A Look at the Organization that Preserves and Supports Fort Mose
The project to reconstruct Fort Mose will stand out as a milestone for the Fort Mose Historical Society, but it will be one in a long line of achievements for the volunteer organization.
The citizen support organization was formed in 1996 after archaeological work on the site of the present-day park uncovered evidence of the 18th-century outpost, according to Thomas Jackson, a founding member of the Fort Mose Historical Society.
“When the state acquired the property, they put it in the hands of the Department of Natural Resources, the same department the Florida Park Service is under,” Jackson said. “There were a whole lot of folks who felt it was a story that needed to be told.”
Jackson said one of the first milestones in the Society’s history was when a member of the Florida Parks Service, Norm Edwards, came to St. Augustine and approached some members of the Venetian Club of St. Augustine – including Jackson – about the Fort Mose site.
“At a meeting, we voted to help support the site of Fort Mose and help the Florida Park Service interpret it,” Jackson said. “Norm Edwards brought to us the idea of a CSO.”
The citizen support organization concept was established by state statute, and CSOs operate as a quasi-governmental agency.
“The Fort Mose Historical Society was established to help oversee the site and help the Florida Park Service develop the site,” Jackson said. “We champion the site and spread the word about Fort Mose.”
Jackson said after deciding to form the Society, a steering committee was formed to put together a constitution and bylaws for the new organization. Jackson himself served as vice chair of the committee and said the group met weekly for about four months and then began to meet on a monthly basis with the new board members of the Historical Society.
On a Saturday in June 1996, members of the Fort Mose Historical Society met at the site of the present-day park to formally vote the organization into existence.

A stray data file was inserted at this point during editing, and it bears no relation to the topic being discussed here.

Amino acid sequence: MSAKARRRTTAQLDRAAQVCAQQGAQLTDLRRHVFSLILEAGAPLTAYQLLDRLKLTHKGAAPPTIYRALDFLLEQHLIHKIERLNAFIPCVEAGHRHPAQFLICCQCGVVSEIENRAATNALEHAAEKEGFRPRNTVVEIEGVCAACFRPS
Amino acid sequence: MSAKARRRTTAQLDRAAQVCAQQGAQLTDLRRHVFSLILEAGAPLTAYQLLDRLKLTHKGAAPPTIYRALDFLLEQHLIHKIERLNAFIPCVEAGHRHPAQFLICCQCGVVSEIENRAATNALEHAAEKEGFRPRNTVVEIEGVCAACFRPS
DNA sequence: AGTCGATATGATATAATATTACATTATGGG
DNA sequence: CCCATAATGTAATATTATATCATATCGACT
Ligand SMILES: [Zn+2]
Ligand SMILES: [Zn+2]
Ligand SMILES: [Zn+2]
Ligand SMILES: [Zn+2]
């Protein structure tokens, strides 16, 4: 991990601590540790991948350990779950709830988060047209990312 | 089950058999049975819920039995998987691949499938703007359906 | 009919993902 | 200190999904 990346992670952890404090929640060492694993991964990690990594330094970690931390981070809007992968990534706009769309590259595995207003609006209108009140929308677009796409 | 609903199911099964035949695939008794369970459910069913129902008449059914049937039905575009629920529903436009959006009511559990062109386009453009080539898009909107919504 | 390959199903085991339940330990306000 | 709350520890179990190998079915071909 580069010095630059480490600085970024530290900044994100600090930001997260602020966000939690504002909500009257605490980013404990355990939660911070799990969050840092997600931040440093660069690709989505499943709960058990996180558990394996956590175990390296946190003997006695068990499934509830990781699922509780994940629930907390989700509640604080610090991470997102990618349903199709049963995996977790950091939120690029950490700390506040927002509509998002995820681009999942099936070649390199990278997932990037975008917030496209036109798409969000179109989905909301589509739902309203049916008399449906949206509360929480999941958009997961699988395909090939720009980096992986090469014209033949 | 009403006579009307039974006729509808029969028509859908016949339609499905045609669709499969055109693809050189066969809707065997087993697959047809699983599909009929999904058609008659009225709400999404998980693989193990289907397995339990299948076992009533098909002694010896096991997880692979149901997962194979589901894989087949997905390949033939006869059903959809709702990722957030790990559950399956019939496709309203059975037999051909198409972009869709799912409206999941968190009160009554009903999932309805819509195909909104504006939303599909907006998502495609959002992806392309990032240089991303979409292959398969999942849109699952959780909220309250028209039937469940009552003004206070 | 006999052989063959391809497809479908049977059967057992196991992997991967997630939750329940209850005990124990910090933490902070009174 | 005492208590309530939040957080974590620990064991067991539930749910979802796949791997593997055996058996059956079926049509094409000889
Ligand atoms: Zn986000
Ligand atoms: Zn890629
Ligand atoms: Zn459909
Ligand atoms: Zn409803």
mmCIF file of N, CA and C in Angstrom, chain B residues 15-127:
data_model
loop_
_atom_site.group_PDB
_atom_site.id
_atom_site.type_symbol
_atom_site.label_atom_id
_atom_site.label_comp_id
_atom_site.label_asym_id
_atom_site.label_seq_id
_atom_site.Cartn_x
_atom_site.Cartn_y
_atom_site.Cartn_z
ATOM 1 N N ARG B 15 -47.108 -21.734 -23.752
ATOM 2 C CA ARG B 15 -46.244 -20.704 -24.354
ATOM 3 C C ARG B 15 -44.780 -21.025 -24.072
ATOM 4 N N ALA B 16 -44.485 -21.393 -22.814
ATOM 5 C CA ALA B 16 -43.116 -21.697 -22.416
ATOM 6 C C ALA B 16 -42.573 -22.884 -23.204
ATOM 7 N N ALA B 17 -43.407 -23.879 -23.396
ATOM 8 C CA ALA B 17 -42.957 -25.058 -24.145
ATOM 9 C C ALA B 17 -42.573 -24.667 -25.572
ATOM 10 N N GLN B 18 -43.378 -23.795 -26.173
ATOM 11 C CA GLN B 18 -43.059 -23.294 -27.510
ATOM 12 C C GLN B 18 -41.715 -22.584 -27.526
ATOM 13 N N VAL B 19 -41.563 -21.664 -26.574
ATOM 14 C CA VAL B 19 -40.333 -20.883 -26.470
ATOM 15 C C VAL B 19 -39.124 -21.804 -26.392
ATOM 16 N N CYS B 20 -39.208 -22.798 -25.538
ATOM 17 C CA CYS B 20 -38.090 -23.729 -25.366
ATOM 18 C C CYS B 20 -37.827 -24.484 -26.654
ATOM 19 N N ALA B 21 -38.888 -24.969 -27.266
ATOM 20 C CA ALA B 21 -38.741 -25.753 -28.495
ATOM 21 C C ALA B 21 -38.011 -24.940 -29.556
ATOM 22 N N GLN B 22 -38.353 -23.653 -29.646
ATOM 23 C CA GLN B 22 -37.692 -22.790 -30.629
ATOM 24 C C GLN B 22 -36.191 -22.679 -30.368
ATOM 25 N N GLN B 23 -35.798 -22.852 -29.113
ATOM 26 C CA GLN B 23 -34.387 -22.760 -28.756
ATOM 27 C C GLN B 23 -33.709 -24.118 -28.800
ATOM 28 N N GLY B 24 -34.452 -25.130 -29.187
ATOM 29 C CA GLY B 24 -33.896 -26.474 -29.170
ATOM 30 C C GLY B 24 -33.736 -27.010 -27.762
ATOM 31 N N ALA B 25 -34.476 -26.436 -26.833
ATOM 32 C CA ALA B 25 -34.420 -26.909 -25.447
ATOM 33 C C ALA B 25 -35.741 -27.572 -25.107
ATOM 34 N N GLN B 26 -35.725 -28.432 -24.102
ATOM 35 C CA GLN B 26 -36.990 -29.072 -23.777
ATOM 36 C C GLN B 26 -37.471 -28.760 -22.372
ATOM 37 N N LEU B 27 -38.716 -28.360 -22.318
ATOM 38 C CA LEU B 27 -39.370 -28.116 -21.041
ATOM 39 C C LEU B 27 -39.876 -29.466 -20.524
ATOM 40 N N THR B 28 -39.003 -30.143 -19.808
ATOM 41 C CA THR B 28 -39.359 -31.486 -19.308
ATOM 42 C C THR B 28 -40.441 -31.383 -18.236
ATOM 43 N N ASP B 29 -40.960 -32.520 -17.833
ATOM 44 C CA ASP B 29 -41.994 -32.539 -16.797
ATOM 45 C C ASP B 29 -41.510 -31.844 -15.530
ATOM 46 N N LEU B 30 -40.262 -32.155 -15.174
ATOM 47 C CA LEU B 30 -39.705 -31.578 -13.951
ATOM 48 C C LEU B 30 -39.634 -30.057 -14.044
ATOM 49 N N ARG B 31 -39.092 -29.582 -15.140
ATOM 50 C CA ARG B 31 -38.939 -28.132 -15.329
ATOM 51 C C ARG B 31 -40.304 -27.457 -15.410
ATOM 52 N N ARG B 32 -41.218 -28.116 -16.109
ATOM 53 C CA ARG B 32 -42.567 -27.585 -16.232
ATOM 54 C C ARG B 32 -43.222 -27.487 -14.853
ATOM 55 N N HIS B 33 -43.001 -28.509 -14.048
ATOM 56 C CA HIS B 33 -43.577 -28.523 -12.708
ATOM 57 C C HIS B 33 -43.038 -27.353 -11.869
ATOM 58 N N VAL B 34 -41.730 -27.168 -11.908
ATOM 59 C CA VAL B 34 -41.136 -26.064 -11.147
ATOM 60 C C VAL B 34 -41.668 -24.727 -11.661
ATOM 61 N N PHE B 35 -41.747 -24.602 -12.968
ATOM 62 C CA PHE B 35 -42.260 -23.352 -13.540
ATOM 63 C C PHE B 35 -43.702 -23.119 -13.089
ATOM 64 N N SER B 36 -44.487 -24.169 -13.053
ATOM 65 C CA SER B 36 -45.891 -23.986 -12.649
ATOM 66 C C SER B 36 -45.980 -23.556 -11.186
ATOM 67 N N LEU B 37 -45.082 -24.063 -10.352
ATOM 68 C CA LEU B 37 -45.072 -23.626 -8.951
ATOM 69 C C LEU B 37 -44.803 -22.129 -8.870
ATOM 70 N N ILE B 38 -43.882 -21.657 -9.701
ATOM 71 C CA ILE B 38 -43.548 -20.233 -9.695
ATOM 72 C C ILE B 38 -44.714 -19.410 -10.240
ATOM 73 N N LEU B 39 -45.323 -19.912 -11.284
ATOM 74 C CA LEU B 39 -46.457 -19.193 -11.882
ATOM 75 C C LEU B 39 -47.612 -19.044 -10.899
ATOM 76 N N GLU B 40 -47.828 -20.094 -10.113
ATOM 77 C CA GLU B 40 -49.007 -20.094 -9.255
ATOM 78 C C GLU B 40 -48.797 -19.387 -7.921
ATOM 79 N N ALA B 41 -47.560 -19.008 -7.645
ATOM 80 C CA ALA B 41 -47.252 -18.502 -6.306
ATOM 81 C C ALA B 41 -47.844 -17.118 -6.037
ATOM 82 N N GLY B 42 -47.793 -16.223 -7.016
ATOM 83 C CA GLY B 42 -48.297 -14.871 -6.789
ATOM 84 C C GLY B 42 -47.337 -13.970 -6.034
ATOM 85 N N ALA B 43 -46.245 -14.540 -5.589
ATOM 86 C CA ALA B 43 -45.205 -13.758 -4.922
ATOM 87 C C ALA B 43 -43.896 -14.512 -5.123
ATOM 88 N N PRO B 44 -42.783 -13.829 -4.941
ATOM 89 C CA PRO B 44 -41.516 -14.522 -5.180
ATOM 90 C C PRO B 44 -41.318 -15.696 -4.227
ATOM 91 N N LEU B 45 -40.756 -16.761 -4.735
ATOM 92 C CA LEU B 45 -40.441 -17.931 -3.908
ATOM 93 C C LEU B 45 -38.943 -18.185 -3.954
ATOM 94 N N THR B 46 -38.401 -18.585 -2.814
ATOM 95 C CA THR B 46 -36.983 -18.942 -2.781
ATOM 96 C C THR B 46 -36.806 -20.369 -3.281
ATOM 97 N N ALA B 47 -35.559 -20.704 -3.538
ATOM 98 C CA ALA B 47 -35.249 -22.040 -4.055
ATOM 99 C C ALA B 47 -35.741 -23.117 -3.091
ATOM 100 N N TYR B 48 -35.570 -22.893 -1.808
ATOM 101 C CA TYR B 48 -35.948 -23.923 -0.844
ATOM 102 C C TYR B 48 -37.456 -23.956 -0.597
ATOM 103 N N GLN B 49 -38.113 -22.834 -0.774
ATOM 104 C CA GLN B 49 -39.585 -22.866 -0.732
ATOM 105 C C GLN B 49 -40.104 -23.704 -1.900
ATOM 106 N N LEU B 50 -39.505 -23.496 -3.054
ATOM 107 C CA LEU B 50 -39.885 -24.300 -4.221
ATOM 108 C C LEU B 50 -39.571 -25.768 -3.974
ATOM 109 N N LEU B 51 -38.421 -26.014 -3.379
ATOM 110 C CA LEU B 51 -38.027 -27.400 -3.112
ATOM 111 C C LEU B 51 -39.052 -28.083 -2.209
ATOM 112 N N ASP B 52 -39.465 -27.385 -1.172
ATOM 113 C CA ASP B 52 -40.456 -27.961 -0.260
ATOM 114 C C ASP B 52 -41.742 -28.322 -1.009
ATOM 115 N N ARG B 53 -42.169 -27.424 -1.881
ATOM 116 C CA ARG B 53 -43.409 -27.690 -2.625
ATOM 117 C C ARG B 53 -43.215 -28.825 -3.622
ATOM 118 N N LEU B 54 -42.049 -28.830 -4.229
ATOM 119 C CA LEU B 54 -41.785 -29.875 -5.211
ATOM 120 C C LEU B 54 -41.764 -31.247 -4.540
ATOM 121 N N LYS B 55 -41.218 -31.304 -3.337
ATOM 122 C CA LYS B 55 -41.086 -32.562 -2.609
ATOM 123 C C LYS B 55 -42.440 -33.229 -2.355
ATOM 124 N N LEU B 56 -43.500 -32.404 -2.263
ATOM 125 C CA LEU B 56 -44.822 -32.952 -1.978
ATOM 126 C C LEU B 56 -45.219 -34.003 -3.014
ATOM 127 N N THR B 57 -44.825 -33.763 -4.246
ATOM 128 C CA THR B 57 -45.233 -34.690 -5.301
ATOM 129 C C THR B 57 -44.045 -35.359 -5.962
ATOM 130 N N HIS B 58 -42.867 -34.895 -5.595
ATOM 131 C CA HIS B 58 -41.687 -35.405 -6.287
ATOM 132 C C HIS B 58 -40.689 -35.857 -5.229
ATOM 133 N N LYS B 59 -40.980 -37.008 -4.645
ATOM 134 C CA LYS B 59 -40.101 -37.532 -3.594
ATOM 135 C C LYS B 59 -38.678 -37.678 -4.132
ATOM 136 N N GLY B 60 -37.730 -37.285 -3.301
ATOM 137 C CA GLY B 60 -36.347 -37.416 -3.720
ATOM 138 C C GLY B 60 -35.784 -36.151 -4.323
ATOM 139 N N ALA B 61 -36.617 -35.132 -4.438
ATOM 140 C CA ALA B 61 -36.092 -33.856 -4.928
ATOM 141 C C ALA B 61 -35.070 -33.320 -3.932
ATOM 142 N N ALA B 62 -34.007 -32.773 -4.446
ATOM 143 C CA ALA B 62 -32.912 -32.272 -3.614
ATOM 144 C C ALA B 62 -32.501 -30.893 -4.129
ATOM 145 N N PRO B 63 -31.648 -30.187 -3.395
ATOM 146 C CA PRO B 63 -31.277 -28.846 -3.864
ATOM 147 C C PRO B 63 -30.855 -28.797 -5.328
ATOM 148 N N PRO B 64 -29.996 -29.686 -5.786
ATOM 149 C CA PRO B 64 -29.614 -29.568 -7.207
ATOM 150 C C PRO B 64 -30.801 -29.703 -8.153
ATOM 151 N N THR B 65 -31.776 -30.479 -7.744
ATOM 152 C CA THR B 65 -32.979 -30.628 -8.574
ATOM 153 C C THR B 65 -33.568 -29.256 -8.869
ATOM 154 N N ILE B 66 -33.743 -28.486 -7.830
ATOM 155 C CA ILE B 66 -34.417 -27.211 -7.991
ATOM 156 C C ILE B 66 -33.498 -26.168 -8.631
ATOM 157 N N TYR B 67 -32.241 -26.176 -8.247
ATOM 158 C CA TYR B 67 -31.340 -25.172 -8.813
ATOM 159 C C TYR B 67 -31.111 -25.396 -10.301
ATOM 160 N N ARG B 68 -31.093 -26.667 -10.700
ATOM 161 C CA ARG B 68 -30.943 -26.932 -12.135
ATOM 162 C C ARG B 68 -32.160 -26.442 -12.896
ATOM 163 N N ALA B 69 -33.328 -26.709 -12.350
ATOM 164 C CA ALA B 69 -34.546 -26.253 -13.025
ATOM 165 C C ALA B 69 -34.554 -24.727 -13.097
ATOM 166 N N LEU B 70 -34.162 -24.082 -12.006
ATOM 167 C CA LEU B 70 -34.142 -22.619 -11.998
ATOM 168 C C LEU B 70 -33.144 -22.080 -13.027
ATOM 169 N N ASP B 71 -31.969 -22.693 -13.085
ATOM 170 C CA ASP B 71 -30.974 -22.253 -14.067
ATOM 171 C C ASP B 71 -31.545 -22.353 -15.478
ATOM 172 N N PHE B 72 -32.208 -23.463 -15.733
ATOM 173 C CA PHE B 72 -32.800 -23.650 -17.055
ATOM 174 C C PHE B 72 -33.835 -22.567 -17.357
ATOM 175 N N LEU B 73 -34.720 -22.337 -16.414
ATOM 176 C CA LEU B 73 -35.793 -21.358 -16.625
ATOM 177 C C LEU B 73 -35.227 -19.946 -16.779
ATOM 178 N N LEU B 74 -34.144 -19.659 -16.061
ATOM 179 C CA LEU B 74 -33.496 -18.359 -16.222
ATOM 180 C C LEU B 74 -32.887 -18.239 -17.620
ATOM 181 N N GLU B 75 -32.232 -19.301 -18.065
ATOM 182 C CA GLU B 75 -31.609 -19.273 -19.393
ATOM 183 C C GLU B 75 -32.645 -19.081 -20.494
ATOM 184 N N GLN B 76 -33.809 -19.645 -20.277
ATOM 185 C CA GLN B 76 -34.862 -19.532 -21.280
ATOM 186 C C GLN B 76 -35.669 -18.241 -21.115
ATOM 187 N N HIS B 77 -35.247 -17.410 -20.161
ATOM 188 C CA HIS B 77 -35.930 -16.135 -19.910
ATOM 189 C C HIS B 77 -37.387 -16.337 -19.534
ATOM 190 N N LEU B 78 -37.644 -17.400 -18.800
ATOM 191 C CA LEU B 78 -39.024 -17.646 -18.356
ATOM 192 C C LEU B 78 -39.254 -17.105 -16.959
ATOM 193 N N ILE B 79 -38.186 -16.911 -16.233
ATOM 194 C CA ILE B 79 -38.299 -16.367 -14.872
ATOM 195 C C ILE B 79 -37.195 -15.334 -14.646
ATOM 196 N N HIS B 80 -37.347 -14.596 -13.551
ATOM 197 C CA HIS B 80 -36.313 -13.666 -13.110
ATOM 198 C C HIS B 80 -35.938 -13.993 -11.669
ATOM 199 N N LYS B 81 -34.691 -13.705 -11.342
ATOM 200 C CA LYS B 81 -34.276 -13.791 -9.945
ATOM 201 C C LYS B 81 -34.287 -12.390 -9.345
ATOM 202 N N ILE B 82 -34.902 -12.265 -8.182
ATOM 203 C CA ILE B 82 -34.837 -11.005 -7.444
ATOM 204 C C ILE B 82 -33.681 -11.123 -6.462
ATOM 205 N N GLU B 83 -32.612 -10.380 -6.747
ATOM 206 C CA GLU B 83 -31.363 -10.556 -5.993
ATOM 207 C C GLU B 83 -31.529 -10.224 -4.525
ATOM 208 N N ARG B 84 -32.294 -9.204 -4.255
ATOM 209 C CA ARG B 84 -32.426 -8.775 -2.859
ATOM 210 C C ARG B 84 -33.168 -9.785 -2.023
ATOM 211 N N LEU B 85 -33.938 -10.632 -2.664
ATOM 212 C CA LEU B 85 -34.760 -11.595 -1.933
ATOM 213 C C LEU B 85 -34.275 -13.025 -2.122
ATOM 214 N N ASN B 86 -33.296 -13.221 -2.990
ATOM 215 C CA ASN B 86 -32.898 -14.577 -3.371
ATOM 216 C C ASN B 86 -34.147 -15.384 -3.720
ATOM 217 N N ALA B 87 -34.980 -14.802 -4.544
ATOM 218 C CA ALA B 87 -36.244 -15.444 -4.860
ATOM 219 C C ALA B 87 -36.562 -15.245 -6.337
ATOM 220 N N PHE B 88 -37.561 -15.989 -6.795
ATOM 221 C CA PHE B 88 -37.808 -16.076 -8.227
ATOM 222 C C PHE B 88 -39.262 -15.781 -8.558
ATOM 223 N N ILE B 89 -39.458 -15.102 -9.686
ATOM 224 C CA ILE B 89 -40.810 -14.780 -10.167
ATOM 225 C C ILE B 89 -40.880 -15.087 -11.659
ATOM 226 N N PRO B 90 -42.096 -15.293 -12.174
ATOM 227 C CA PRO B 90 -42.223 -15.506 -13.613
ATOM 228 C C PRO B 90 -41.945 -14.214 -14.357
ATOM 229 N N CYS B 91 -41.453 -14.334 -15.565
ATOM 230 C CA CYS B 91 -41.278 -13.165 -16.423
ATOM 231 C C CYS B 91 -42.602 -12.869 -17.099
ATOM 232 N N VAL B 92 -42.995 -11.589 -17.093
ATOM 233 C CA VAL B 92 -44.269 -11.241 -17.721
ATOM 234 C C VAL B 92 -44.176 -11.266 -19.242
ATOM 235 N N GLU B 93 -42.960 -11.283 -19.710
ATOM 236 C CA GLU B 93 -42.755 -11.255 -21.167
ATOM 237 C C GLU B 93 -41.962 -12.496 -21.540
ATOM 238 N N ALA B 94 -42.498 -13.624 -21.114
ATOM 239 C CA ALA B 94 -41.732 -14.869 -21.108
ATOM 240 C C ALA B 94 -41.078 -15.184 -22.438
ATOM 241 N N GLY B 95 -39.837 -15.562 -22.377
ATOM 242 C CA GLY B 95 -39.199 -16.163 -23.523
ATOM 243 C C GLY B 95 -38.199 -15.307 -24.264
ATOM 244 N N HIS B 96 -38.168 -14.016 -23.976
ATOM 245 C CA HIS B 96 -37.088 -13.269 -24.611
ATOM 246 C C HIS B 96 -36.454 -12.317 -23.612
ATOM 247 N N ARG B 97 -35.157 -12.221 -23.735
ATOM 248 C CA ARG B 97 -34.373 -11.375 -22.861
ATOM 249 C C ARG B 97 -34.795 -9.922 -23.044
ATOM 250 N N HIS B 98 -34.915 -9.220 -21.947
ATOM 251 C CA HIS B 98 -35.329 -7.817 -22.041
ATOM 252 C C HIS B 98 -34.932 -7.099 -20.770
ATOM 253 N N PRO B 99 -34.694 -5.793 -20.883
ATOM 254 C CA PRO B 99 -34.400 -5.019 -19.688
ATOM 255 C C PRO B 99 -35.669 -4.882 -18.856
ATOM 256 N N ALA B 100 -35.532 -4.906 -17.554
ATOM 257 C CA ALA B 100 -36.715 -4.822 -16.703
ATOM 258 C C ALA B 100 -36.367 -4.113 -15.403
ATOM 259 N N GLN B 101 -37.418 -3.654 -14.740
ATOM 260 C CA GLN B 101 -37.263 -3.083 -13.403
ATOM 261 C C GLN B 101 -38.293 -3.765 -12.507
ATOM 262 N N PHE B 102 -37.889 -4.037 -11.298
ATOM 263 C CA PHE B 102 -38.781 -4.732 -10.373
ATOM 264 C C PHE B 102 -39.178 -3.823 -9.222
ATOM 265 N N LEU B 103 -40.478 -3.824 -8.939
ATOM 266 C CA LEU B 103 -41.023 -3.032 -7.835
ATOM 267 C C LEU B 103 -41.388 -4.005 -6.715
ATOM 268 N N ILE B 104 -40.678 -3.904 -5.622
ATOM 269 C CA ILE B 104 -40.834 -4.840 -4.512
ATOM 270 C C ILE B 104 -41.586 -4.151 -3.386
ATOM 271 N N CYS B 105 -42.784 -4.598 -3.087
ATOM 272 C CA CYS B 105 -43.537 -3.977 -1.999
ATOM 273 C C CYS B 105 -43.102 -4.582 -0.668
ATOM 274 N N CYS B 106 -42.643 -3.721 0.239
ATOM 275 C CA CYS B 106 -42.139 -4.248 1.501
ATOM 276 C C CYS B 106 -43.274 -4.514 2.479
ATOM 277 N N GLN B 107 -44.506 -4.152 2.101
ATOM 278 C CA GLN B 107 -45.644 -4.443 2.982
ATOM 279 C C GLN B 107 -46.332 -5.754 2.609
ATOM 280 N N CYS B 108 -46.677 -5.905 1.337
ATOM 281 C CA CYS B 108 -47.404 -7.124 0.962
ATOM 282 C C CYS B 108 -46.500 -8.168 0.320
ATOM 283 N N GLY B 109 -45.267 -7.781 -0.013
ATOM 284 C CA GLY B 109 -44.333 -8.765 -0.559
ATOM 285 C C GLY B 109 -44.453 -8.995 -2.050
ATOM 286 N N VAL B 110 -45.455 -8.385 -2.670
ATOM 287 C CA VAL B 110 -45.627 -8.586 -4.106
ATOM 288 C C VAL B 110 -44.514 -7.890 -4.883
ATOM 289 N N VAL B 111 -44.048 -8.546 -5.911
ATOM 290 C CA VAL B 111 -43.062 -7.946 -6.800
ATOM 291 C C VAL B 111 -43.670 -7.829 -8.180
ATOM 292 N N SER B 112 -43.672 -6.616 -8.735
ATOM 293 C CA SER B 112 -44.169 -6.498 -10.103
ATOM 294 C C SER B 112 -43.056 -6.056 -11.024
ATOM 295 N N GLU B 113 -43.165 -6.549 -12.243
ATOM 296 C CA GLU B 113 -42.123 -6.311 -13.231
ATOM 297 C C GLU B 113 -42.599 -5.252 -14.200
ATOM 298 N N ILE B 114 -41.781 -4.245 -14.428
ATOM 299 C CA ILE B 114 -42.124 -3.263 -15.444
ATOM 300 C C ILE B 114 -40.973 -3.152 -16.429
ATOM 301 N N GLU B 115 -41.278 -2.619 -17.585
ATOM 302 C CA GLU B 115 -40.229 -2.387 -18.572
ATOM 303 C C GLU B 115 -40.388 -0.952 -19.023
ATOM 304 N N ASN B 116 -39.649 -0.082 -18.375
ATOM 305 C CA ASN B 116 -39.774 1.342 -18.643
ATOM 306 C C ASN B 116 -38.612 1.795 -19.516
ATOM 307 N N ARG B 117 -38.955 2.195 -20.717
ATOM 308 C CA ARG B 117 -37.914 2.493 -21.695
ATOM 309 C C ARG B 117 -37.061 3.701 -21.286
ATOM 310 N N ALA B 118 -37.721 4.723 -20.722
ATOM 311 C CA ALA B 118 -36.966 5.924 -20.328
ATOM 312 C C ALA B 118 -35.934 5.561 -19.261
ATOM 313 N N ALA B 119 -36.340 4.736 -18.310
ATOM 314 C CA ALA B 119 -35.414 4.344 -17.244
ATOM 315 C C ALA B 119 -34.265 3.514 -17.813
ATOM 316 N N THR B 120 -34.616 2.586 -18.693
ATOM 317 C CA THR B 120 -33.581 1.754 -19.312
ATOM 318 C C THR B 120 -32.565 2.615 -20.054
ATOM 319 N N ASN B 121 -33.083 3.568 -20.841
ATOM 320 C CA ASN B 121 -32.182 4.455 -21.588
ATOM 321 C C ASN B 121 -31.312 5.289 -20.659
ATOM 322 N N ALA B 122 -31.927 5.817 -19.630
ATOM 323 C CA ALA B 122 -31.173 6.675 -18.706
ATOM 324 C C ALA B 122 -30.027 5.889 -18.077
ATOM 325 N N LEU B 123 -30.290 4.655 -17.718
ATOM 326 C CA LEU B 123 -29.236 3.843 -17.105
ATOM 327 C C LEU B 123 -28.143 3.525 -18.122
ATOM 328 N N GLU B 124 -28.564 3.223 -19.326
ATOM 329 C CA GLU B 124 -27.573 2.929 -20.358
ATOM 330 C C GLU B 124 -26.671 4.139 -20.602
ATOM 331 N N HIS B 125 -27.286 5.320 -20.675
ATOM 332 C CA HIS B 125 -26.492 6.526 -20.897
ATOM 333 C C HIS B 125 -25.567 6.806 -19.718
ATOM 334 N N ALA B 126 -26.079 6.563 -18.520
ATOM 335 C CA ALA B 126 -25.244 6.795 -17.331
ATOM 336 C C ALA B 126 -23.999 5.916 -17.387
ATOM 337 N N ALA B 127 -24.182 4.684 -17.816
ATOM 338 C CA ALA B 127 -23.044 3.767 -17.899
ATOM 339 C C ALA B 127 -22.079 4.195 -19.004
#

Jackson said he remembers that day and having to wear anchor boots and water-resistant equipment because the tide was coming in that day.
One of the first orders of business was to help plan what the site was going to become.
“The very beginning of it, I want to say we were starting a capital campaign to develop the site,” Jackson said. “We weren’t quite sure what it was going to be developed into.”
While the basic plan for the property was the first step, the idea of reconstructing the original 1738 fort was not far behind. According to Jackson, development planning at the state level can be complicated and lengthy.
“They have a unit management plan, a 15-year plan, but it’s redone every five years,” he said. “If what you want to do is not in the unit management plan, it’s hard to get anything done.”
By the early 2000s, as more developable properties were added to the park’s footprint, the idea of a reconstructed fort began to take shape, Jackson said.
“Once we acquired some uplands, that is when we started thinking about something,” he said.
Along the way, there were other milestones, including the construction of the boardwalk that allows visitors to see more of the site and the building of the museum and visitor’s center where visitors can learn more about the history of Fort Mose and the people who lived there.
For Charles Ellis, president of the Fort Mose Historical Society, the reconstruction project will expand the Society’s mission of telling the story of Fort Mose to a wider public.
“Since we’ve had this social media about the reconstruction, the numbers have really increased, just by the mere fact they are seeing something happening,” he said.
Jackson said the reconstruction project will be a “capstone” in the history of the park and the Fort Mose Historical Society.
“Whenever you talk about Fort Mose, people would ask, ‘Where is the fort?’” Jackson said. “Now we can show them something. Not in the exact location, but a pretty good representation of what was there at the time.”